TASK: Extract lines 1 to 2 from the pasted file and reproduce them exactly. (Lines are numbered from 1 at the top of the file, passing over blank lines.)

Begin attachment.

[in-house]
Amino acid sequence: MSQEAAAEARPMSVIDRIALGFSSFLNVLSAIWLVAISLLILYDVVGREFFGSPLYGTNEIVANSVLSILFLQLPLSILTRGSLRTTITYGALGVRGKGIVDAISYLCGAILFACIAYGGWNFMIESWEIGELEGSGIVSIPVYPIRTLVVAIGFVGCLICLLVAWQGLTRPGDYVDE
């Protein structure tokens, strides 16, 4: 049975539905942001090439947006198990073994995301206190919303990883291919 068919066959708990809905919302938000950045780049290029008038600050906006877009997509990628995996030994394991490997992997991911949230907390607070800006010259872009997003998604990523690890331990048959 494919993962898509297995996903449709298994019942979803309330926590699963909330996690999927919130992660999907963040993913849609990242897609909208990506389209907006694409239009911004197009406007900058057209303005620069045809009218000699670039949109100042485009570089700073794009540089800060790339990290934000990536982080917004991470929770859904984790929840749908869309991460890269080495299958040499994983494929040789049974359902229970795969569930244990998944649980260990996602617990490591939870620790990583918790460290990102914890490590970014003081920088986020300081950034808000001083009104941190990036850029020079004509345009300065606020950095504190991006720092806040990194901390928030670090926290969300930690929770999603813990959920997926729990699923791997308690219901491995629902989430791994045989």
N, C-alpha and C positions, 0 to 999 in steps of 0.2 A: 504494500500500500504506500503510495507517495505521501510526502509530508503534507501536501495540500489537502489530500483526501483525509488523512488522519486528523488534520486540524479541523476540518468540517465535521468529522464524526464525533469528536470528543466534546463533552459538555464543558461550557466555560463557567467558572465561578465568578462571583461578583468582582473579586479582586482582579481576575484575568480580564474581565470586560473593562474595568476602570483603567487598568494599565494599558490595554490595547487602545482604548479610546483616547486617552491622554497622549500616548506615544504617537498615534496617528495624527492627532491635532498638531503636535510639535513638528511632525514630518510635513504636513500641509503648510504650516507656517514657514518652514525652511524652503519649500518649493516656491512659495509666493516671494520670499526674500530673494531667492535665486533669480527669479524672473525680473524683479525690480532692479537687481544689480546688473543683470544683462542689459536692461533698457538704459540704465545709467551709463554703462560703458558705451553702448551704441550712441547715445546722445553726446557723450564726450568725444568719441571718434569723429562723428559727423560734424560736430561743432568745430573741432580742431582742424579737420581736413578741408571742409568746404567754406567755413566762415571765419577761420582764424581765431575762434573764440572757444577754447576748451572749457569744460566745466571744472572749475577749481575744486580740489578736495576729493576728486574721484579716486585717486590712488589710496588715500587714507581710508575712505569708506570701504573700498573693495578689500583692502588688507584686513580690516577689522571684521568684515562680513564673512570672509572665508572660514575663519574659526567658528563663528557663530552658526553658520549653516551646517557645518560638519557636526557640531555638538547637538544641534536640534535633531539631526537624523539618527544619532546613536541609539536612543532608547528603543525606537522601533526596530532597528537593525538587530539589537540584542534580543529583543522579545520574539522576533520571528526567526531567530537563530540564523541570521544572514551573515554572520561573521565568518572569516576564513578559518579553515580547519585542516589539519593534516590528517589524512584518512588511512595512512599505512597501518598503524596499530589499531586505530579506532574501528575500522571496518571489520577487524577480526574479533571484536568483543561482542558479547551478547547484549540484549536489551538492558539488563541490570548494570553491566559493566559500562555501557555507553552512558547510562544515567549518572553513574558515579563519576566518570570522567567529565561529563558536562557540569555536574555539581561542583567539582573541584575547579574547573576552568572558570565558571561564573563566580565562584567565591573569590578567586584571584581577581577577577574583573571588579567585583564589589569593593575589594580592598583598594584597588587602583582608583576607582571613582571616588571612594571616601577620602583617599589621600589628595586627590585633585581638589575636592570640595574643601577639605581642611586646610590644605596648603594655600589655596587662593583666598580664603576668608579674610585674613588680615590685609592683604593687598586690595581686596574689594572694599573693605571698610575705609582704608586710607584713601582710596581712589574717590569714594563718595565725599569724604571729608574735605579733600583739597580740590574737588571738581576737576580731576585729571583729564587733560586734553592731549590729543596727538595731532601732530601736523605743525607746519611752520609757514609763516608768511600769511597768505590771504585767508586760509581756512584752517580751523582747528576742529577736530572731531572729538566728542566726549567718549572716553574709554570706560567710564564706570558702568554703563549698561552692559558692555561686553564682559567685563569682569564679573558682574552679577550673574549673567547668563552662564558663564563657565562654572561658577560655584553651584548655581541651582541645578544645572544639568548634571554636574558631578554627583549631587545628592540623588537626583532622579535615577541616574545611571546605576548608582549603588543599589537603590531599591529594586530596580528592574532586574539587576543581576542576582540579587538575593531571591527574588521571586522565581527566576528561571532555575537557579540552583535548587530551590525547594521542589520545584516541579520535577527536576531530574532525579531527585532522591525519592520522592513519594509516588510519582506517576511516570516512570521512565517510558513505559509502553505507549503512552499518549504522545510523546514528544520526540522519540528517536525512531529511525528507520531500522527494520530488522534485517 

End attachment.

[in-house]
Amino acid sequence: MSQEAAAEARPMSVIDRIALGFSSFLNVLSAIWLVAISLLILYDVVGREFFGSPLYGTNEIVANSVLSILFLQLPLSILTRGSLRTTITYGALGVRGKGIVDAISYLCGAILFACIAYGGWNFMIESWEIGELEGSGIVSIPVYPIRTLVVAIGFVGCLICLLVAWQGLTRPGDYVDE